This is not the case always, but mostly the system papers racist (Guernsey 83).White population in US is the minority in terms of being punished with death penalty, however, African Americans form the greatest total of those receiving death penalty after the 17th century (Allen, et al 15). In case of analysis of gender in getting death penalty, it is quite clear that women faced lesser chances of getting death penalty than men. Prior to 1945, women out of those given death penalty were only three percent. In the 17th century, thirty nine women were executed, ninety eight women in the 18th century, one hundred and seventy eight women in the 19th century and before 1945, in the 20th century, only twenty nine women were executed (Allen, et al 15). Therefore, the ratio of men offenders who were given death penalty was far more than women.The women who were executed in total were fifty seven percent African Americans, thirty five percent white Americans, six percent of unknown or minority’s ethnicity and two percent of other minority’s ethnicity (Allen, et al 15). In total, African Americans that were given death penalty were ten times or more times more as compared to white Americans (Allen, et al 123). Considering death penalty as racist or discriminatory, efforts were made to abolish it wholly as a result of which, the punishment of death penalty of many criminals was transformed to life imprisonment. In UK, between 1900 and 1949, one thousand and eighty men and one hundred and thirty women were on death row, but the punishment of forty percent men and ninety percent women was converted to life imprisonment in place of death penalty (Hood & Hoyle 43).Women are stated ineligible to get death penalty in some countries such as the case of Russia and US can be noticed to categorize female as ineligible for getting death penalty. However, the supporters of death penalty argue that women and men should be treated equally and there should be no gender discrimination in giving punishment to women. Since 1984, nearly ten women are executed in USA and eleven women since 1976. The year 2005 was the last year to be remembered regarding woman execution in USA and since then, there were no female executions. Nevertheless, nearly fifty women are on a death row since the year 2006 (Hood & Hoyle 196). Some of the analysts elaborate that the conditions in a death row are not destructive for female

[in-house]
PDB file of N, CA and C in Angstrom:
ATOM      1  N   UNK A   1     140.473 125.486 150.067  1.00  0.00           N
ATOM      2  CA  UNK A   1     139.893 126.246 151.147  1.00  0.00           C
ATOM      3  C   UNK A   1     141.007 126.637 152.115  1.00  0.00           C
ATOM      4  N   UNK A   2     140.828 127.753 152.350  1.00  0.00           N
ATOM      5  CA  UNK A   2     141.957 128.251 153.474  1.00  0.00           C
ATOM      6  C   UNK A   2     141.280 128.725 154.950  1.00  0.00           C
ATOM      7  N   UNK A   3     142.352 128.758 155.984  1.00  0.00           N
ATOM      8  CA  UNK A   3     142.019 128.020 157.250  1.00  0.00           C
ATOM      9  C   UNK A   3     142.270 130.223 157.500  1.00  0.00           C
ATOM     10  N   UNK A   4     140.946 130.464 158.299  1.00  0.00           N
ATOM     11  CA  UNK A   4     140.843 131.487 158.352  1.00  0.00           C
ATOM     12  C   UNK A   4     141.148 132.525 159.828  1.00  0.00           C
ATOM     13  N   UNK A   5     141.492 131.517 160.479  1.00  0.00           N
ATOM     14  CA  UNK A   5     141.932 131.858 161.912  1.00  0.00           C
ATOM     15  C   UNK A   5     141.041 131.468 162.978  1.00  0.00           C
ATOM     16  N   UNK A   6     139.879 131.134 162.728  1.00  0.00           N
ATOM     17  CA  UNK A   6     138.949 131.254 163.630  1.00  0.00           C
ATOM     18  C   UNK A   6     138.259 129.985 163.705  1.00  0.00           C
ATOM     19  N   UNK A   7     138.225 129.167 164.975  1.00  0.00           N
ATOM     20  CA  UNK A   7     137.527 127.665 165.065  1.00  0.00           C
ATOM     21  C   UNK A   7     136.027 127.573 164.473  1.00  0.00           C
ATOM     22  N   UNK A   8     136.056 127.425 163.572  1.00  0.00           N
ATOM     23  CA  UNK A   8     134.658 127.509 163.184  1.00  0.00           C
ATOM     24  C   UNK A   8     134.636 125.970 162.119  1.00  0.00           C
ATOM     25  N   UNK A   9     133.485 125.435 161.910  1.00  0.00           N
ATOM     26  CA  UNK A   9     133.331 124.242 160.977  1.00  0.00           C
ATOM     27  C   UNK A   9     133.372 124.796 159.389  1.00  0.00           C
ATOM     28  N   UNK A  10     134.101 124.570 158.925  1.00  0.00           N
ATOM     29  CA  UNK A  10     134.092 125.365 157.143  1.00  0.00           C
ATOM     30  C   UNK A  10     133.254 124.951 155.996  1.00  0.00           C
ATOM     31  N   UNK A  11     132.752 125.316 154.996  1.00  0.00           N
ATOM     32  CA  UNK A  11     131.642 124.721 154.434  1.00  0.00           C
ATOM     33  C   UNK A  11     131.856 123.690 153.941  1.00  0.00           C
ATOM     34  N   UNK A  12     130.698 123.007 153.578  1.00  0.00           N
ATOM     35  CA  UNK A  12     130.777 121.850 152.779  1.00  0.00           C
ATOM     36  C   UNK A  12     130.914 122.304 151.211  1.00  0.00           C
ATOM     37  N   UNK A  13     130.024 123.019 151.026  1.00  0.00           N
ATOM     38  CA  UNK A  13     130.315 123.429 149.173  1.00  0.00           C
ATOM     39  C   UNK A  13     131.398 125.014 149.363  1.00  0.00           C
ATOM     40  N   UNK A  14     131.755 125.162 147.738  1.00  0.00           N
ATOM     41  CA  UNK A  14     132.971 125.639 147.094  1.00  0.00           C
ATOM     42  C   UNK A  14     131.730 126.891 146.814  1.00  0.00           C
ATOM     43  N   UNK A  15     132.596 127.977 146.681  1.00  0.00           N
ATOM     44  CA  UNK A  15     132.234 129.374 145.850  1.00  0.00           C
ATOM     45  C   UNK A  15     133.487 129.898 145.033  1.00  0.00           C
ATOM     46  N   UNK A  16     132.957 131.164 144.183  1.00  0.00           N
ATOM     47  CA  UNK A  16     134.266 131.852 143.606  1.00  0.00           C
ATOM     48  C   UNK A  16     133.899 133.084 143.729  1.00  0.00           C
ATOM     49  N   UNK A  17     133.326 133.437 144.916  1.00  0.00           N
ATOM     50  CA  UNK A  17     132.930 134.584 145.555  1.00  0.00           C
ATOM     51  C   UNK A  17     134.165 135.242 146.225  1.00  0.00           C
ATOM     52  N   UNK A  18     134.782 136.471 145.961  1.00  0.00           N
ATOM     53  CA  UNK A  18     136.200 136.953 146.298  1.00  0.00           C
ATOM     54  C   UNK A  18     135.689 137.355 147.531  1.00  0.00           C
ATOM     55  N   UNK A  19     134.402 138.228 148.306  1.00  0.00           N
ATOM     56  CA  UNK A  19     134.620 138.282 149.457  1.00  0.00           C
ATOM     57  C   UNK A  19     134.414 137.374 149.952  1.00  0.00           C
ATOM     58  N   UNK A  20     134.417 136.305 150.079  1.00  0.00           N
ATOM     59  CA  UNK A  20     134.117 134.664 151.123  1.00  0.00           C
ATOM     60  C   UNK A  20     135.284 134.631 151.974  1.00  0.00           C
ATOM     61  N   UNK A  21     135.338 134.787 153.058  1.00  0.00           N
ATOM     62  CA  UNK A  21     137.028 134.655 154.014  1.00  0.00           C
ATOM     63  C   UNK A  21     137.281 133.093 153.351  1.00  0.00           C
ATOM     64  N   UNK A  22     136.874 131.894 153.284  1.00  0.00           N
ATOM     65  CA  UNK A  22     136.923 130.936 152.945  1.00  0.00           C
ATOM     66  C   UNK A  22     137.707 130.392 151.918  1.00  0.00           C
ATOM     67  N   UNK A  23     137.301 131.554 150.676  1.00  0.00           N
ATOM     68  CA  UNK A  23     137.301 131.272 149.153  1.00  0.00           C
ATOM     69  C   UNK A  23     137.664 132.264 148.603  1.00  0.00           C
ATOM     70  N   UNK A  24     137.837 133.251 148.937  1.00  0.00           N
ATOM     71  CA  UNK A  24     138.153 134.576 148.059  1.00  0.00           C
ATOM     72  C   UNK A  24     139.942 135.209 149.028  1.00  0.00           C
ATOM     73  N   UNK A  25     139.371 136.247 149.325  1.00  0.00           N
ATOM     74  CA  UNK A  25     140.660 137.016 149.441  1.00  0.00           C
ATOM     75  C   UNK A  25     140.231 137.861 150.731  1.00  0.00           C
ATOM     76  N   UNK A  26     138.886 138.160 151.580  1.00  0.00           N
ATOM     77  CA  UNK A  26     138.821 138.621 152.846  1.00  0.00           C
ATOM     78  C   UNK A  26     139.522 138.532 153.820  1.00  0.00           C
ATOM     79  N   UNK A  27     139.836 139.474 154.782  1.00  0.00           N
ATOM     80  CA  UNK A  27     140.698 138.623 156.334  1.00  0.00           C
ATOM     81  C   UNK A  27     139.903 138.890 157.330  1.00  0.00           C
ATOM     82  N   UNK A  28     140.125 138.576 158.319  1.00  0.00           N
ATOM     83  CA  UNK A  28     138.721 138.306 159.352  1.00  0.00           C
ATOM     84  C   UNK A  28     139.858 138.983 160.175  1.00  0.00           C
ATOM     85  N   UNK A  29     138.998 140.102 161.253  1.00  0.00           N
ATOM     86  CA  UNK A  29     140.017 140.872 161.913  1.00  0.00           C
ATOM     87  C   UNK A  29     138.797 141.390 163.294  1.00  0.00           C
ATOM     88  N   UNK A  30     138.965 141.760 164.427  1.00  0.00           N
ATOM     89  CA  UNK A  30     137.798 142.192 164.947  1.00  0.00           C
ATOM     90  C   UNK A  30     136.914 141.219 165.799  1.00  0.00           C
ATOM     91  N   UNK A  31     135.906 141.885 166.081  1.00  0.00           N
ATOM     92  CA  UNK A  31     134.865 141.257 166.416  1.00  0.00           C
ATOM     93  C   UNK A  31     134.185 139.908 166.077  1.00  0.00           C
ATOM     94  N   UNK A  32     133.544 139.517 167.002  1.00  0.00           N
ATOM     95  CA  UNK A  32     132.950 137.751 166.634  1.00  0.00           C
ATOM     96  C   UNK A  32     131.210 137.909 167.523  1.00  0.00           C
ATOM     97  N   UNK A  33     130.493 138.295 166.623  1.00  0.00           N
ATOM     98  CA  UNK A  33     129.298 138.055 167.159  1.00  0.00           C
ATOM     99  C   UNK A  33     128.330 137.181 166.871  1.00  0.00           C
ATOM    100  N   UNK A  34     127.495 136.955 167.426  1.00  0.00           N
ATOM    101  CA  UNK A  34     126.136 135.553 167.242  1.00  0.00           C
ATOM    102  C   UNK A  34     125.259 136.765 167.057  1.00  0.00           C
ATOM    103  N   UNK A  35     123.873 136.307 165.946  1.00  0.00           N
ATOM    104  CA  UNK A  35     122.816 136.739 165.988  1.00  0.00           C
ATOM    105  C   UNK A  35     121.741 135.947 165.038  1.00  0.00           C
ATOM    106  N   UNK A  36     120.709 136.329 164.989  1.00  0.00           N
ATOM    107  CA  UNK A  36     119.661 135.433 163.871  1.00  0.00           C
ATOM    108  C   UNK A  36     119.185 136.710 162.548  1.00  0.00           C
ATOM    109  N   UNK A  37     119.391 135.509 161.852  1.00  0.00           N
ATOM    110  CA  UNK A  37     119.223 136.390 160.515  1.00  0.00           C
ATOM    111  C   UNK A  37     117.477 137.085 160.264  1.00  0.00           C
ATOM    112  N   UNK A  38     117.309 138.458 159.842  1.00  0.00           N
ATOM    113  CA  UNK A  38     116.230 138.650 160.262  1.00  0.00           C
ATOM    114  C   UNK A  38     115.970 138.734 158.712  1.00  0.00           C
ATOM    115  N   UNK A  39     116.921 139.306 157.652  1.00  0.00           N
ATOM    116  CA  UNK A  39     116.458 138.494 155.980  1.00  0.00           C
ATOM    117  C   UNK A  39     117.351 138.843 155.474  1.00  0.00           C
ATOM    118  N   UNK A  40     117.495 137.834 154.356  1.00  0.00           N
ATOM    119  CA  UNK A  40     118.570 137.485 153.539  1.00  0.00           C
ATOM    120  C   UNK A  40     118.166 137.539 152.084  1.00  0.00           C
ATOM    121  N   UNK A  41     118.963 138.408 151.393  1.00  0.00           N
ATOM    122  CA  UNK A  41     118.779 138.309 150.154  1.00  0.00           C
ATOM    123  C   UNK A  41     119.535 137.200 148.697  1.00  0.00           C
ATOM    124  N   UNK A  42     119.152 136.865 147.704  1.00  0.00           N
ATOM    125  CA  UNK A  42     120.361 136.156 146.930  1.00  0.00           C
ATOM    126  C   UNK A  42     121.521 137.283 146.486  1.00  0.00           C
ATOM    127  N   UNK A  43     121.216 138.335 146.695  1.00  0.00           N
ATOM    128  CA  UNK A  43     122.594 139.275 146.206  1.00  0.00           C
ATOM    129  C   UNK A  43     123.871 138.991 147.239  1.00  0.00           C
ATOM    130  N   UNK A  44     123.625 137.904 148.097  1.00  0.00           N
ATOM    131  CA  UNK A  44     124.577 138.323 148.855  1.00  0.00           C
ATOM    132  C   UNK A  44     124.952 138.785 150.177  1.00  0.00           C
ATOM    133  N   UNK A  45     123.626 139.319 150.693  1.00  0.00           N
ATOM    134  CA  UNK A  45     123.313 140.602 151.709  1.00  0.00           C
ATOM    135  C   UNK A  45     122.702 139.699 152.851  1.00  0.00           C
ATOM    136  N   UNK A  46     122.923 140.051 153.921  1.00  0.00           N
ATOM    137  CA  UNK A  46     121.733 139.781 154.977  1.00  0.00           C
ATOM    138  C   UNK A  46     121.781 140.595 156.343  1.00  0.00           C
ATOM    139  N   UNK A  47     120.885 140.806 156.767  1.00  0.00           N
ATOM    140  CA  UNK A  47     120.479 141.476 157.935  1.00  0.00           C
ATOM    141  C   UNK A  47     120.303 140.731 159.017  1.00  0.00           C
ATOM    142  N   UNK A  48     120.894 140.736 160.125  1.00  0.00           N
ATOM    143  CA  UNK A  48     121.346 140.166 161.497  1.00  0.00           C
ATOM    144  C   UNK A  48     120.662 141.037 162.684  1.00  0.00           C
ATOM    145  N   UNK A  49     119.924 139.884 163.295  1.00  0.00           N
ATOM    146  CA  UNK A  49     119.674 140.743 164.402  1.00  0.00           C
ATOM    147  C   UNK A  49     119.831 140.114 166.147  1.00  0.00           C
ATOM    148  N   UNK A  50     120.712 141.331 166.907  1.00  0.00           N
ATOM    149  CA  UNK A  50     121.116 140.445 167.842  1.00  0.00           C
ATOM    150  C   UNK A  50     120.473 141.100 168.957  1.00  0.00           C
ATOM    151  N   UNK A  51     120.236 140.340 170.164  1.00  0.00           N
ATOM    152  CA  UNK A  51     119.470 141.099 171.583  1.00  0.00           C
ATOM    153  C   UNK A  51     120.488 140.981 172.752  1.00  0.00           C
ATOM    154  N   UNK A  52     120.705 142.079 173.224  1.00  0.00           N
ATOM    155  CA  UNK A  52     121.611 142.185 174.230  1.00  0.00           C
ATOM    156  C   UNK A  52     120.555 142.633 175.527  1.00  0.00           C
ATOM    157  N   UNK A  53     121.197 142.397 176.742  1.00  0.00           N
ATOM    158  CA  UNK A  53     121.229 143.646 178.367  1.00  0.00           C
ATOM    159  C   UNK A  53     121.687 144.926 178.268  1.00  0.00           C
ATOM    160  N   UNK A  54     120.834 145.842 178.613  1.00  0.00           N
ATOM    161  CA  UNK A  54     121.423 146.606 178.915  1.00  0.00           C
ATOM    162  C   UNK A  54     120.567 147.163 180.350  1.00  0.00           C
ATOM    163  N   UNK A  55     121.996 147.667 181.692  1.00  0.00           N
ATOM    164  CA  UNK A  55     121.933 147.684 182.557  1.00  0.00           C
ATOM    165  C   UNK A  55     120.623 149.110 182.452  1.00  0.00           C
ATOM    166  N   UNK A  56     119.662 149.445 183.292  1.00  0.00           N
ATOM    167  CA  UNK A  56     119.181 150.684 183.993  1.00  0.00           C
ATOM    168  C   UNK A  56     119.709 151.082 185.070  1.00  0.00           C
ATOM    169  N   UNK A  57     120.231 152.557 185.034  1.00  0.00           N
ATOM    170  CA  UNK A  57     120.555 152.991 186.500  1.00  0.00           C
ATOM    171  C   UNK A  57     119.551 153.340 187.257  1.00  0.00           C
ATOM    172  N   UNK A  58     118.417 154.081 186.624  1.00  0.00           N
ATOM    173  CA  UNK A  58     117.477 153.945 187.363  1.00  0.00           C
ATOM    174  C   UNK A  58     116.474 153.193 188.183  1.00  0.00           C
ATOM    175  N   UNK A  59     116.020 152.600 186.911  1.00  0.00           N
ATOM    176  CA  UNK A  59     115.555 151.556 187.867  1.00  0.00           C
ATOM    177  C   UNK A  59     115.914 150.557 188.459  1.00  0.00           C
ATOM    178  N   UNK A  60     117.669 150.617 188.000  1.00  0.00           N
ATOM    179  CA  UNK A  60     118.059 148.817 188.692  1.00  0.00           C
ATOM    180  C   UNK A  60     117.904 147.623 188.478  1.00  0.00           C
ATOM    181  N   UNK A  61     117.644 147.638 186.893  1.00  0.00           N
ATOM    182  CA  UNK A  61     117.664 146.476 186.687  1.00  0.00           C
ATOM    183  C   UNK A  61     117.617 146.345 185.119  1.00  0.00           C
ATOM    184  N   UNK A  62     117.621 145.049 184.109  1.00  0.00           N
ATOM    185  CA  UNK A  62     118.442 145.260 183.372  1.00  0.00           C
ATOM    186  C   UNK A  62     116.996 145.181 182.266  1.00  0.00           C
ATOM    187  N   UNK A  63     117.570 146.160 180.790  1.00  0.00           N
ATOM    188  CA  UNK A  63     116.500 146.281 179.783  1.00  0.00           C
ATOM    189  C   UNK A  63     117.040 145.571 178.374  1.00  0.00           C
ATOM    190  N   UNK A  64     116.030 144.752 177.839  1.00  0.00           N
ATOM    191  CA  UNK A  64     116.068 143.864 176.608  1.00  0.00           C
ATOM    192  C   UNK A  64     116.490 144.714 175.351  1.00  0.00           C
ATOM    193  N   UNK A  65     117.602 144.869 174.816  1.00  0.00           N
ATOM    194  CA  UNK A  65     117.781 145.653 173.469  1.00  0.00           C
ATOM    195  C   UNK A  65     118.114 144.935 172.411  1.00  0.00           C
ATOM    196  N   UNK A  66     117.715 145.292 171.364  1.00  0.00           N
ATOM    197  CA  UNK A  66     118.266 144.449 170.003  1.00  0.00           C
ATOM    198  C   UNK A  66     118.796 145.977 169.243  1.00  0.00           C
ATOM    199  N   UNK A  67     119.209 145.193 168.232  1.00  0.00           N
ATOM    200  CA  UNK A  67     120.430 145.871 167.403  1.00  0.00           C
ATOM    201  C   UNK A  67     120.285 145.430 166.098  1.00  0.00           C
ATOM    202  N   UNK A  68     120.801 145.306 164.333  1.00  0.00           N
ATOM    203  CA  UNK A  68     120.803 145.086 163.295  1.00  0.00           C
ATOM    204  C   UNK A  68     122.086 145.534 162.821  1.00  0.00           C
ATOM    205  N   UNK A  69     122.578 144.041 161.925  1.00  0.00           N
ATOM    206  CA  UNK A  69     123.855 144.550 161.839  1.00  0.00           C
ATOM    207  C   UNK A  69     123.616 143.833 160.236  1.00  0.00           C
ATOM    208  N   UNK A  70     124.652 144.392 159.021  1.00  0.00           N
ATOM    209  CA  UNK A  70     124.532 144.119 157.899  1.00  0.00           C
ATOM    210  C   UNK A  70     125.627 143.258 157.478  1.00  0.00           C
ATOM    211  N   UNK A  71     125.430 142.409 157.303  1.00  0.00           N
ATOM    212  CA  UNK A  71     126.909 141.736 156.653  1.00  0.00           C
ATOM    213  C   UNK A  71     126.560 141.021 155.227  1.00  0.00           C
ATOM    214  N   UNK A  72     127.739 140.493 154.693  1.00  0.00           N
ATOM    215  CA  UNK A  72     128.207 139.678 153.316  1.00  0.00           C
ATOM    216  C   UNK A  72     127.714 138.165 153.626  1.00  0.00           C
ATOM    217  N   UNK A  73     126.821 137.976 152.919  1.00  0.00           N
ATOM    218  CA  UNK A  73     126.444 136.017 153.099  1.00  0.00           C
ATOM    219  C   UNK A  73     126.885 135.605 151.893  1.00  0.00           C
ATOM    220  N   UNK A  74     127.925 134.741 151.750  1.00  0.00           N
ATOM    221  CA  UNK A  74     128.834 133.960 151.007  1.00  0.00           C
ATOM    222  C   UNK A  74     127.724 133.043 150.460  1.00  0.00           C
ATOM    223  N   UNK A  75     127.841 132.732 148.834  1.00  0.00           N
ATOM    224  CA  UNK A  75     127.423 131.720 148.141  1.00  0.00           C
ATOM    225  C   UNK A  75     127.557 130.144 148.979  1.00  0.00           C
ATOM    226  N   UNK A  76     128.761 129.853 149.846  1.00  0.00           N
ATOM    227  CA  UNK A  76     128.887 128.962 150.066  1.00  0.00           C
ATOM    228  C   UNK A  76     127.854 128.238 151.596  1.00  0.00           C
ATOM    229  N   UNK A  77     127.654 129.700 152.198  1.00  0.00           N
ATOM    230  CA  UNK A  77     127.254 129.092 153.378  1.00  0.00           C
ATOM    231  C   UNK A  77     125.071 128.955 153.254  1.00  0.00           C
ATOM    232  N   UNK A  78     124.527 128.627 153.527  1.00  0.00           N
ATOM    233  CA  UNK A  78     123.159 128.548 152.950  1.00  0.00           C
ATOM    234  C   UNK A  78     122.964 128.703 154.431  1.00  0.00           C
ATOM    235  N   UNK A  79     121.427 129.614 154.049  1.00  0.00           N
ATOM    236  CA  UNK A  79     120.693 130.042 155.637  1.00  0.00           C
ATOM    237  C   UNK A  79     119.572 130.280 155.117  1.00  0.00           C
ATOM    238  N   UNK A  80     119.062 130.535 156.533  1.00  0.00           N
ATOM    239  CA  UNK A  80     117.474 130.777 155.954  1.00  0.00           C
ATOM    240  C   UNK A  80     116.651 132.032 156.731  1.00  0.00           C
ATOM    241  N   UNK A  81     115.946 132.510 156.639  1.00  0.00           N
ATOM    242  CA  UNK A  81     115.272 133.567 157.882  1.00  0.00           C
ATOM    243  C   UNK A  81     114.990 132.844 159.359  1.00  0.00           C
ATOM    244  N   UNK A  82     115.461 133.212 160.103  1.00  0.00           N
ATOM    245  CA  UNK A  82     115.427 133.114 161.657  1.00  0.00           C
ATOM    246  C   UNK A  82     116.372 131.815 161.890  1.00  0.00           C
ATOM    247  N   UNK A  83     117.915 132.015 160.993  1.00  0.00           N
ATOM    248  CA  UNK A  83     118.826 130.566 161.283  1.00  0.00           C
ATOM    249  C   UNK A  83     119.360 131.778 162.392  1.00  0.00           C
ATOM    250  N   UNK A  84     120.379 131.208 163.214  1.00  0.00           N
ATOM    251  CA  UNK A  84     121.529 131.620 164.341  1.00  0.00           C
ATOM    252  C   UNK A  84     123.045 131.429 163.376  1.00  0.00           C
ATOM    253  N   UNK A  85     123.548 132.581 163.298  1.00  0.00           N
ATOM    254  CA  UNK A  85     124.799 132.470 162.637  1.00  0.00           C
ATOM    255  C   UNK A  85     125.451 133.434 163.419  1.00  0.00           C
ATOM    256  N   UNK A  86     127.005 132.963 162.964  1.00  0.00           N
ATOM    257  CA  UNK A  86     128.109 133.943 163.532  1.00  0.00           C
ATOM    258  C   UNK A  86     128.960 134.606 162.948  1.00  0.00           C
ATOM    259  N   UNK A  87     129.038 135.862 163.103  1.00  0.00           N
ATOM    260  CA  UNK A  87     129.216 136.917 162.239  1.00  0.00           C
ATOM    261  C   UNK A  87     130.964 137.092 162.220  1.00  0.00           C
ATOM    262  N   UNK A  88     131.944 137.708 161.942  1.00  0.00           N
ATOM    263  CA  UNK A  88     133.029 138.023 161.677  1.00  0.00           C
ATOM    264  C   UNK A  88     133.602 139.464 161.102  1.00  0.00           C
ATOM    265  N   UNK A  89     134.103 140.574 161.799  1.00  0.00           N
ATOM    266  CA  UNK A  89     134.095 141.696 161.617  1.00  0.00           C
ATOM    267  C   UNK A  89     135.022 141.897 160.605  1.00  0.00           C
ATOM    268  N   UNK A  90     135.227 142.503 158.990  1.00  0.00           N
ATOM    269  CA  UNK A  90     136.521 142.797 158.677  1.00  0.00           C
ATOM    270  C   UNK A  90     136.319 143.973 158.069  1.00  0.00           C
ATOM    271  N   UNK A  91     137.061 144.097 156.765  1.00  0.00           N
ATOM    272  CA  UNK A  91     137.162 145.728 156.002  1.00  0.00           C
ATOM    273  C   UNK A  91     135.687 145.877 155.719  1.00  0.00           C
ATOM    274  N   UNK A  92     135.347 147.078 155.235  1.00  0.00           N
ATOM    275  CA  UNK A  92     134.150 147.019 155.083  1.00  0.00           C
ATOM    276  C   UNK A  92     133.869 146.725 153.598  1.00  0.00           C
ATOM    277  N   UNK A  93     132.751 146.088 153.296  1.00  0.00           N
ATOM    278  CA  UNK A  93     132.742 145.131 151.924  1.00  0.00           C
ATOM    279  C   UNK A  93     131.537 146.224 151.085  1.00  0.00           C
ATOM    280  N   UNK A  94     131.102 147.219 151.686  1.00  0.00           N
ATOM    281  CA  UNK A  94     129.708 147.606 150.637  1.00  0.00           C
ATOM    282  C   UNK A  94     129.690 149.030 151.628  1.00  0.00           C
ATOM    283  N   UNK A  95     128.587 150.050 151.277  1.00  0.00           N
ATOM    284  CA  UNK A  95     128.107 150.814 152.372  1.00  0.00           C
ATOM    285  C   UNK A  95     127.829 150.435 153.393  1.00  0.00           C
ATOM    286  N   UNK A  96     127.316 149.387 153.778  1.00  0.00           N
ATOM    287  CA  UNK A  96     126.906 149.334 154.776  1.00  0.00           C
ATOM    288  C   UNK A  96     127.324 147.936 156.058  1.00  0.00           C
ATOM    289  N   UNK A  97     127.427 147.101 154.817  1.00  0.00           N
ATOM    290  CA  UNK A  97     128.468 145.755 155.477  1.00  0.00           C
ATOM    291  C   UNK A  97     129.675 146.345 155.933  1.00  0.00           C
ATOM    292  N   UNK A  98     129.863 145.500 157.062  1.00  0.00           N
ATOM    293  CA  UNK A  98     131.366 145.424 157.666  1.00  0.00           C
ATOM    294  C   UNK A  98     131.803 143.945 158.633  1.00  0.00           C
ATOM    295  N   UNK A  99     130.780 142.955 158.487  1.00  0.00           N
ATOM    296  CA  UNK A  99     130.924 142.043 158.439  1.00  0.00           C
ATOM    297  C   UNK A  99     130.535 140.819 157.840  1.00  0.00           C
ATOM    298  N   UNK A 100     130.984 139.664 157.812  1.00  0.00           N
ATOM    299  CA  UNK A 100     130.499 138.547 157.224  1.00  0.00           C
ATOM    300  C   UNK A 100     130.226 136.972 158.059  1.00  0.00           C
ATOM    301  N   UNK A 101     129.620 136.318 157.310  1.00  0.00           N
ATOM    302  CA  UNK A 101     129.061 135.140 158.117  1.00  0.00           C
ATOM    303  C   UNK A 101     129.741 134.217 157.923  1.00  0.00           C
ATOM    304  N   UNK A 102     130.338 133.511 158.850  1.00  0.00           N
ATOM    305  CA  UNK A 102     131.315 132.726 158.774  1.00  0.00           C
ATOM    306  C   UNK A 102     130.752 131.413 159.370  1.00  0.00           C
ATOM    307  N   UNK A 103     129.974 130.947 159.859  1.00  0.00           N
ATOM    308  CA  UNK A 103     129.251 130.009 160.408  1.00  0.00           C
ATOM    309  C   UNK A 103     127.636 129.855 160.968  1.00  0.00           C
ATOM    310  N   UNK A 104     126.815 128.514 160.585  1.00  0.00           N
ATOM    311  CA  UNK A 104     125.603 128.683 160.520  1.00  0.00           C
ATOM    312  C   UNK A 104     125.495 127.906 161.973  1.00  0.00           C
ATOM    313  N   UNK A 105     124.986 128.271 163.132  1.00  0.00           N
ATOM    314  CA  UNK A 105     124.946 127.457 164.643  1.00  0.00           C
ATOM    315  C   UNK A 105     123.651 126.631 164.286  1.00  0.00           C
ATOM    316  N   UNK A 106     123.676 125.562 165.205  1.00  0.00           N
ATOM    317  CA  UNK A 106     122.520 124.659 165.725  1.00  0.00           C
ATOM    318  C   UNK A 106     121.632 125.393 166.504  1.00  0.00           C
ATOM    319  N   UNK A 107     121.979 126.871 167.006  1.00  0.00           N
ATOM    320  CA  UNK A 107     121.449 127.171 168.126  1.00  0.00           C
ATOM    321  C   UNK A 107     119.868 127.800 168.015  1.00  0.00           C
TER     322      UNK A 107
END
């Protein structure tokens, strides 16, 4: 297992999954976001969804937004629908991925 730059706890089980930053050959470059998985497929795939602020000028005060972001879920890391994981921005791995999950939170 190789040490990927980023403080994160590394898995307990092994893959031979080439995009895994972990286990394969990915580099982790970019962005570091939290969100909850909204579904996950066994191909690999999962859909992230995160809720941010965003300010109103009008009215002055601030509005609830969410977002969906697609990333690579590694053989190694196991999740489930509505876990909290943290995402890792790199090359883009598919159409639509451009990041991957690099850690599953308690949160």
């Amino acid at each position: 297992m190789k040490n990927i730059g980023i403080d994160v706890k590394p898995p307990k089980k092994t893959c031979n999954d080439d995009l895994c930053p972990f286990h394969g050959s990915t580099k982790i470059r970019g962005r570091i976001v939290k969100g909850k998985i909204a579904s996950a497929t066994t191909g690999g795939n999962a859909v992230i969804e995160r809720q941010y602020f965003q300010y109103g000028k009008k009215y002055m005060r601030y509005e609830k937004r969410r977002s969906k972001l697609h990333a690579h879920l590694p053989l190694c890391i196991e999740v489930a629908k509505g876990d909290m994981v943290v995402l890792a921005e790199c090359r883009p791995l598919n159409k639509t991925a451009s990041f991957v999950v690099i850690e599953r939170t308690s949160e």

Allen, Howard W., Clubb, Jerome M. and Lacey, Vincent A. Race, Class, and the Death Penalty. Albany, N.Y.: State University of New York Press, 2008. Print.
Baldus, David C., Woodworth, G., Zuckerman, D. and Weiner, N. A. "Racial discrimination and the death penalty in the post-Furman era: An empirical and legal overview with recent findings from Philadelphia." Cornell Law Review 83 (6) (1998): 1638-1770.
Dieter, Richard C. The Death Penalty In Black And White: Who Lives, Who Dies, Who Decides. Death Penalty Information Center, 1998. Web. 18 Dec. 2014.
Guernsey, JoAnn Bren. Death Penalty: Fair Solution Or Moral Failure?. Twenty-First Century Books, 2010. Print.
Hood, Roger G., and Hoyle, Carolyn. The death penalty: A worldwide perspective. Oxford University Press, 2008. Print.
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